They might look like something Bob Marley would have growing in his garden, but these plants could be a chance for Hunter farmers to make more money.
Vacy farmer Bob Doyle has been watching his 30-hectare crop of industrial hemp rapidly grow in recent weeks.
Crops that he planted last October are now more than three metres tall.
Mr Doyle said the hemp industry, which became legal in NSW in 2008, gave farmers an opportunity to increase their profits in a sustainable way, because there was market demand and few producers in Australia.
“The potential is huge; it’s not going to be in competition with anything else,” he said.
“In this area around here, there are not too many agricultural enterprises which will match the return that industrial hemp can give.
“This crop, ideally, is grown in rotation and that depends on what the farm’s other interests are.
“It’s ideal to break weed cycles. Here, in our shire, it can be used to manage noxious weeds like giant Parramatta grass and it can be used to naturally get rid of summer grasses that are a major issue with lucerne.”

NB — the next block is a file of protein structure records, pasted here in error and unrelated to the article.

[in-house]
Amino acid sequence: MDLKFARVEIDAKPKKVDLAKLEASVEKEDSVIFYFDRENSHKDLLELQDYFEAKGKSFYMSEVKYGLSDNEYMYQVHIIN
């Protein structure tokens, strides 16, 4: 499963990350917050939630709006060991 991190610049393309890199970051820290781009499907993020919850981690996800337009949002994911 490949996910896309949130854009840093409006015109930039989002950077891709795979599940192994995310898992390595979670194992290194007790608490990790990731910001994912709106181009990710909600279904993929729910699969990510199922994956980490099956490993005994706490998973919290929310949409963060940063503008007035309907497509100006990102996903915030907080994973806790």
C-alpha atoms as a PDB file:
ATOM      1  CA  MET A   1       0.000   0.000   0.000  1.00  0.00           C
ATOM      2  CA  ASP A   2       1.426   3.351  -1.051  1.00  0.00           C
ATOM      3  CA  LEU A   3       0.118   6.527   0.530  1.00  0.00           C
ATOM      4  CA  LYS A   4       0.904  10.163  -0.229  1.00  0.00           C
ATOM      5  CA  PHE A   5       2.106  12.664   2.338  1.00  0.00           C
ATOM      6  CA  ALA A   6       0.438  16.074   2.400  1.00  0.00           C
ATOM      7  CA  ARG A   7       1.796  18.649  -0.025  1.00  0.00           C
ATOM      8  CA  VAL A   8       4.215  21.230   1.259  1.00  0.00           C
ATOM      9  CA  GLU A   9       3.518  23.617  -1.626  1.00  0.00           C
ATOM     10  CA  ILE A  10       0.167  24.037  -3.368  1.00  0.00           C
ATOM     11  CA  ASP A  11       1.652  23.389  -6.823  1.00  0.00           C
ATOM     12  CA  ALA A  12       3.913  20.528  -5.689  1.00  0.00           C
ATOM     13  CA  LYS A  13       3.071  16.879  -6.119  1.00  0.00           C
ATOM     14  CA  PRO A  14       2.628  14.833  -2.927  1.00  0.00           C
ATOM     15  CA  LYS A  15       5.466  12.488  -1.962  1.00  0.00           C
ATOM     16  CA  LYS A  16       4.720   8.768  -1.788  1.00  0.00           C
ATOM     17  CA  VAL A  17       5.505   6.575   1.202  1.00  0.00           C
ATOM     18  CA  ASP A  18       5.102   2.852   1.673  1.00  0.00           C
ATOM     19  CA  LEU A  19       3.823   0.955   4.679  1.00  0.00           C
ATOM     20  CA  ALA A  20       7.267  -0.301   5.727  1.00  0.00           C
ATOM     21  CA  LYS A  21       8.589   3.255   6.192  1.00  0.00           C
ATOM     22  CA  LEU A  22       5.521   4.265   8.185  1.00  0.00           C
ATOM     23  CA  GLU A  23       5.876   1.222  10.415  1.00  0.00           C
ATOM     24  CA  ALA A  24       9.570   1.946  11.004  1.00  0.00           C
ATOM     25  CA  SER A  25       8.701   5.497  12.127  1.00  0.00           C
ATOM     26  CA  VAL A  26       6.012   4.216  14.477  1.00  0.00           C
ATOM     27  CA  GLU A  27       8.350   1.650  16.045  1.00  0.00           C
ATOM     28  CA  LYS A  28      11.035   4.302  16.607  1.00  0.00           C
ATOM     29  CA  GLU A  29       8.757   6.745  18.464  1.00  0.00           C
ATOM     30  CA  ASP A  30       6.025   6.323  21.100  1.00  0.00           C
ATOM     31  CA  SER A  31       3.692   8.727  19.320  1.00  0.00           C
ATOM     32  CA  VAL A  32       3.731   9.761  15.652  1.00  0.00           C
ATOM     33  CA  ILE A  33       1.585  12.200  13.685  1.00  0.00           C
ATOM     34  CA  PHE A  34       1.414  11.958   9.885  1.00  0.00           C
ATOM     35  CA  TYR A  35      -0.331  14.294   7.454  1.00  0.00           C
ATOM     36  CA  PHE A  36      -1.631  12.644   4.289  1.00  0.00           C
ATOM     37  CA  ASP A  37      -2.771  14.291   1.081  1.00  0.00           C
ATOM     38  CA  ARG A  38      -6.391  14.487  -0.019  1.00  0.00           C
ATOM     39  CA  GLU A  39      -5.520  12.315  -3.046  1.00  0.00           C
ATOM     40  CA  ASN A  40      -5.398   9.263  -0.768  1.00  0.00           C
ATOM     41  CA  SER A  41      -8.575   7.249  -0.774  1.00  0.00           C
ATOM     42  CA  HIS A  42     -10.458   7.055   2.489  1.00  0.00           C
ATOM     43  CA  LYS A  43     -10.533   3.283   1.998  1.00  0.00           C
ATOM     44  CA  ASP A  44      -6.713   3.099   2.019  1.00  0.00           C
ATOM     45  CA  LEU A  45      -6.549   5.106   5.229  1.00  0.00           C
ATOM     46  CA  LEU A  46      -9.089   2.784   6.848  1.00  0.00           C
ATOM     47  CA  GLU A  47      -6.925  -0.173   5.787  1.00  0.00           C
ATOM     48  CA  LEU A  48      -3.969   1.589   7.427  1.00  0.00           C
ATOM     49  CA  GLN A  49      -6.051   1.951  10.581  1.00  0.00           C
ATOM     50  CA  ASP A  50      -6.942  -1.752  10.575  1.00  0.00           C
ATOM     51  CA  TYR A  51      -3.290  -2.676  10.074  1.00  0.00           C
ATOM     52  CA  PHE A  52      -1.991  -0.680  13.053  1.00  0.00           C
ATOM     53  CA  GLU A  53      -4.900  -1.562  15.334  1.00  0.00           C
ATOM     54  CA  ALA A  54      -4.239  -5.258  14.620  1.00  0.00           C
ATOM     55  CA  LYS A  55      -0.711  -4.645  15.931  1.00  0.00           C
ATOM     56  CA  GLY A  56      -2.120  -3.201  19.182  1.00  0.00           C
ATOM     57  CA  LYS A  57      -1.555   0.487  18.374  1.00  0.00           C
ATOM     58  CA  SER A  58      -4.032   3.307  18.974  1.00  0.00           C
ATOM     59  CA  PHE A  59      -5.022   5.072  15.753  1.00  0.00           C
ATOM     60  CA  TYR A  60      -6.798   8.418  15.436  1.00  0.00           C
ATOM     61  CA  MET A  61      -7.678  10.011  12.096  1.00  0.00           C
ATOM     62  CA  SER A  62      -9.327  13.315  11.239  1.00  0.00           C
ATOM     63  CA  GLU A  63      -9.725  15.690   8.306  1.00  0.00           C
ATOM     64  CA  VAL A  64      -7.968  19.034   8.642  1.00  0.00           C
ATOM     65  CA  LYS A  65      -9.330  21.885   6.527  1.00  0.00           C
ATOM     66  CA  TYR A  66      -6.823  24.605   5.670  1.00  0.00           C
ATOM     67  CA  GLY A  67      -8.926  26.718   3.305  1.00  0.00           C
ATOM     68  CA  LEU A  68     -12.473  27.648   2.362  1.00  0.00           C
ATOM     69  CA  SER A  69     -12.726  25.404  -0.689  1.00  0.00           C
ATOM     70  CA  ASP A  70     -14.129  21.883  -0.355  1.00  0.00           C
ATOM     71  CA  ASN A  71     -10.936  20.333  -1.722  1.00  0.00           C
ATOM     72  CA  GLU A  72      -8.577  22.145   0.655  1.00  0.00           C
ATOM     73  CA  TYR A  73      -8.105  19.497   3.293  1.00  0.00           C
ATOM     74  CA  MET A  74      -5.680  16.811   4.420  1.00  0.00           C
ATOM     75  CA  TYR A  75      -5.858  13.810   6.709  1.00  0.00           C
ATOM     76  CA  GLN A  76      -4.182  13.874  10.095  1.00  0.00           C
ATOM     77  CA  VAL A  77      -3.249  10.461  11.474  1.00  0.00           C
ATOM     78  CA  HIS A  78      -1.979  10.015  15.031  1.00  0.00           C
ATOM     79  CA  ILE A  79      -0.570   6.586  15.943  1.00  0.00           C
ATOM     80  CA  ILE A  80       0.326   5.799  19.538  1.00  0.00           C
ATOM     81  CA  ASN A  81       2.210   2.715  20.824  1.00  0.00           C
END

Mr Doyle said farmers were most interested in the stem, which was known for its strong fibres.
Hemp clothing is not manufactured in Australia, but the stalks can be broken down and used in the construction industry.
“Our markets are housing, using it as a replacement for bricks and concrete in walls - it has very high insulation properties,” Mr Doyle said.
“As a very cheap market, it will go into horse bedding.”
While hemp and marijuana are both types of cannabis, the hemp variety has a different chemical make-up from its illegal cousin.
Hemp has low THC levels, so it cannot be used for a high like marijuana.
Mr Doyle and some associates have bought the old Maxwell’s Timber Mill in Dungog and plan to lodge a development application with Dungog Shire Council to set up a processing plant at the site.
Hunter MP and opposition agriculture spokesman Joel Fitzgibbon recently threw his support behind industrial hemp farming after he visited a processing plant on the NSW north coast.
He said industrial hemp would provide untapped opportunities for farmers.
This story first appeared in The Maitland Mercury.